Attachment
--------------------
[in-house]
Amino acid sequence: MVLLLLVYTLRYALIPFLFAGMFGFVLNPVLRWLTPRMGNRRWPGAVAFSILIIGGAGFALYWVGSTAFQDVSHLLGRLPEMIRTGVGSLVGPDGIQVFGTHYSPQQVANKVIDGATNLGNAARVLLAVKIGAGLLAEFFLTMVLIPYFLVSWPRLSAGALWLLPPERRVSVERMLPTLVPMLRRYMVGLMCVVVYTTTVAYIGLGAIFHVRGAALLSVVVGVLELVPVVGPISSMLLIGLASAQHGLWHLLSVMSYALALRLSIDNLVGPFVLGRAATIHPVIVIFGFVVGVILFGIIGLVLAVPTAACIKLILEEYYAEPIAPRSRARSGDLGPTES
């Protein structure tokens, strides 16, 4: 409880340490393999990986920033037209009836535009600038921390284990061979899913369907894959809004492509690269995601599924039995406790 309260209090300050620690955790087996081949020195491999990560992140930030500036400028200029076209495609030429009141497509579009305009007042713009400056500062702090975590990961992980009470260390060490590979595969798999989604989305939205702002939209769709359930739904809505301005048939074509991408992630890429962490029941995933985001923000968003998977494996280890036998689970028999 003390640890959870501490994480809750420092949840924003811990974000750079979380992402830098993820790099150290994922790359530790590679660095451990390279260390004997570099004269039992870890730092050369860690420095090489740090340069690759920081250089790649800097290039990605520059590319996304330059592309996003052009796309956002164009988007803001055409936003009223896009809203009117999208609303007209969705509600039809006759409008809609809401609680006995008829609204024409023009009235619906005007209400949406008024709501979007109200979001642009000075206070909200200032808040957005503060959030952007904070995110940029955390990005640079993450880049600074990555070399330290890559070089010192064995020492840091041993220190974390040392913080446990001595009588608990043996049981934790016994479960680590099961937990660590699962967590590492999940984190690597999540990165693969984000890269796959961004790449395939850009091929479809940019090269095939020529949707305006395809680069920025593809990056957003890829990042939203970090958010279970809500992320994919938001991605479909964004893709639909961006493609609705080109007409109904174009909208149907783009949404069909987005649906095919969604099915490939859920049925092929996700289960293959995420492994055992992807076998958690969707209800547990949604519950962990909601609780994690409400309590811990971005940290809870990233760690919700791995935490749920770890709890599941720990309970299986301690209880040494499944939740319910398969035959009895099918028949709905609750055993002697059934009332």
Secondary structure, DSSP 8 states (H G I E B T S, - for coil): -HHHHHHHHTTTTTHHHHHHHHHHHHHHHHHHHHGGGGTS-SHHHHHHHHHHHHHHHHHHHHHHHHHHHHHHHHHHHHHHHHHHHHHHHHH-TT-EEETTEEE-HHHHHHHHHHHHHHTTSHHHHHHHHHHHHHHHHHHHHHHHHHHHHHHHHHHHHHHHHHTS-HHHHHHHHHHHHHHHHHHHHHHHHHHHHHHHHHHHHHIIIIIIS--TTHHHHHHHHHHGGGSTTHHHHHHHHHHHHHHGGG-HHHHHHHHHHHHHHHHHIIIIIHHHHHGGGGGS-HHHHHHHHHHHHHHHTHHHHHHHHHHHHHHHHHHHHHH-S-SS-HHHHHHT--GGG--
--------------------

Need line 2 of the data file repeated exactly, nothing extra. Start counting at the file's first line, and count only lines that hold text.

Amino acid sequence: MVLLLLVYTLRYALIPFLFAGMFGFVLNPVLRWLTPRMGNRRWPGAVAFSILIIGGAGFALYWVGSTAFQDVSHLLGRLPEMIRTGVGSLVGPDGIQVFGTHYSPQQVANKVIDGATNLGNAARVLLAVKIGAGLLAEFFLTMVLIPYFLVSWPRLSAGALWLLPPERRVSVERMLPTLVPMLRRYMVGLMCVVVYTTTVAYIGLGAIFHVRGAALLSVVVGVLELVPVVGPISSMLLIGLASAQHGLWHLLSVMSYALALRLSIDNLVGPFVLGRAATIHPVIVIFGFVVGVILFGIIGLVLAVPTAACIKLILEEYYAEPIAPRSRARSGDLGPTES